The Mad Max game is every bit as brilliant on disability as Fury Road was

Mad Max: Fury Road has attracted praise for its deft handling of some of the themes that Hollywood normally gets very, very wrong. The way that women take charge, for example, the Gamergate crowd had the rare perspicacity to realize that Furiosa was a new, significant stride in the evolution of female action protagonists.

Given this pedigree, it's understandable that there was widespread, vocal disappointment in the way that the all-male team responsible for the comic adaptation decided to give Furiosa a completely gratuitous and offensive rape backstory.

Another real achievement in Fury Road was the way it handled disability, as a fact and not a problem. This was a source of real joy for people with disabilities who were able to see a rare positive disabled protagonist modeled on the screen.

The launch of the new Mad Max game for PS4 and Xbox One was met with a mixture of anticipation and dread: would this adaptation be as terrible as the comic, or would it maintain some of the special magic that made the movie such a triumph?

Writing in Polygon, Tauriq Moosa settles the question: the Mad Max game is an incredible game, and doubly incredible for the amazing way that it handles disabilities in a matter-of-fact, substantive, and beautiful way:

Almost every major character in Mad Max is a person with a disability: The first person you meet and constant companion, Chumbucket, has a noticeable outward curvature of his spine; the first Stronghold leader you meet, Jeet, lives with chronic pain that he manages through piercing; the second leader, Gutgash, uses a walking aid and appears to have a missing leg; Pink Eye, the third leader, uses a wheelchair. The wheelchair has wheels so, of course, it also has unnecessary pipes to maintain the aesthetics of Mad Max.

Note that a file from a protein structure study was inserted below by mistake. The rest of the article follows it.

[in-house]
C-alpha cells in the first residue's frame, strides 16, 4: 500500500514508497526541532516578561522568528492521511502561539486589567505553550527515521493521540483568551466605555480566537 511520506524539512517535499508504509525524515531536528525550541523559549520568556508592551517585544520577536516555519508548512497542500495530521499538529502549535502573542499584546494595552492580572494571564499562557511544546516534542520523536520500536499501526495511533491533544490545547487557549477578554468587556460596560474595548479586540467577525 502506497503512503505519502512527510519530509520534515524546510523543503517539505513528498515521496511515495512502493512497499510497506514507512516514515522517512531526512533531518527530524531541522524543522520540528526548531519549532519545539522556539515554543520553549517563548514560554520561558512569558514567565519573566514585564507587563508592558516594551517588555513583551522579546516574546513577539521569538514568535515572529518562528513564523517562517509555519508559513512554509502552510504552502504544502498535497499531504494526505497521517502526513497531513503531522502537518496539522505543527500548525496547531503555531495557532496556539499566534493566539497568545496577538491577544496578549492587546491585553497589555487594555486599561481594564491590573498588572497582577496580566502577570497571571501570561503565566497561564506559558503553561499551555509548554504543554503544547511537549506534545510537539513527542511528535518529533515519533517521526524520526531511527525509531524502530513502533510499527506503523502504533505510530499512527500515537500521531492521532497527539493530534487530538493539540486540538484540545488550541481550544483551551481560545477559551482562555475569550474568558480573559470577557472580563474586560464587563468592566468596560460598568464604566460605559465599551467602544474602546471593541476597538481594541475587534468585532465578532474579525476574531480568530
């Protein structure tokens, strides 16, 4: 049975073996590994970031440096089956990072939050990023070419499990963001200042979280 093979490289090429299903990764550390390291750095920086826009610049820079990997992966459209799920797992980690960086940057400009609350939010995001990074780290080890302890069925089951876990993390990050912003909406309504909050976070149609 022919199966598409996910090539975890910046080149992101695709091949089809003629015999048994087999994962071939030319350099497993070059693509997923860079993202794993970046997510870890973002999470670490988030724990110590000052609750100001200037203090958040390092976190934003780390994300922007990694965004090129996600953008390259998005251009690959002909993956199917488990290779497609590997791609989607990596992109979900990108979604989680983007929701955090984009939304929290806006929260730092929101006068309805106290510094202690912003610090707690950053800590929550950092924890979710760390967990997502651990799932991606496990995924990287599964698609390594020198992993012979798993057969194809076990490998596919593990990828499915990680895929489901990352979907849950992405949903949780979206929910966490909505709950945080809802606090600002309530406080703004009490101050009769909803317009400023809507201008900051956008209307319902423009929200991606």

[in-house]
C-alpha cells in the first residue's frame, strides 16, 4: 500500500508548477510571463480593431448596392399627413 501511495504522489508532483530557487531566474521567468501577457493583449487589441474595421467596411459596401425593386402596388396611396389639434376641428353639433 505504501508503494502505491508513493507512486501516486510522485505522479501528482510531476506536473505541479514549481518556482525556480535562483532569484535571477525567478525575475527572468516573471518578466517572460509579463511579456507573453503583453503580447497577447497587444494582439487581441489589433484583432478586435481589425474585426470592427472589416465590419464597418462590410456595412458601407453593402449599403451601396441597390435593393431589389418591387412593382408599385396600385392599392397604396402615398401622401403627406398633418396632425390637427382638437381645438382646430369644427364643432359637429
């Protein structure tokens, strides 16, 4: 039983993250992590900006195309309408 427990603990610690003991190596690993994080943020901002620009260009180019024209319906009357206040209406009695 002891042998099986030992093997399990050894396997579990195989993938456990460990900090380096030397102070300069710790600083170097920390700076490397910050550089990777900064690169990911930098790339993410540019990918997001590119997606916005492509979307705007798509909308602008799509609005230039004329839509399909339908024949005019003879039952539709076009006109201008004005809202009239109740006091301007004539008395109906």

What’s remarkable about how the game deals with these characters’ disability is how unremarkable it all seems. They are not defined by their bodies, chronic pain, walking aids or any other property associated with disability. It is a part of their character, yes, but not their central property.

What does define these characters is how each kindles an obsession of escape, of freedom, in a hopeless world. When Max does mock them, he sneers at them for their pointless pursuits.

Even the villains of the game don’t target these characters for their disability, but their refusal to die; they are targeted for their refusal to give in to Max’s new nemesis (and son of Fury Road’s Immortan Joe) Scrotus and his reign of these lands. There are minor comments made about Chumbucket, but one could easily read these targeting his strange beliefs, not his appearance.

What’s amazing is that in this world, people are defined by misplaced dreams, not missing limbs.

Your body isn't your world: The heroes of Mad Max and disability [Tauriq Moosa/Polygon]

Mad Max [PS4]

Mad Max [Xbox One]

(via Skepchick)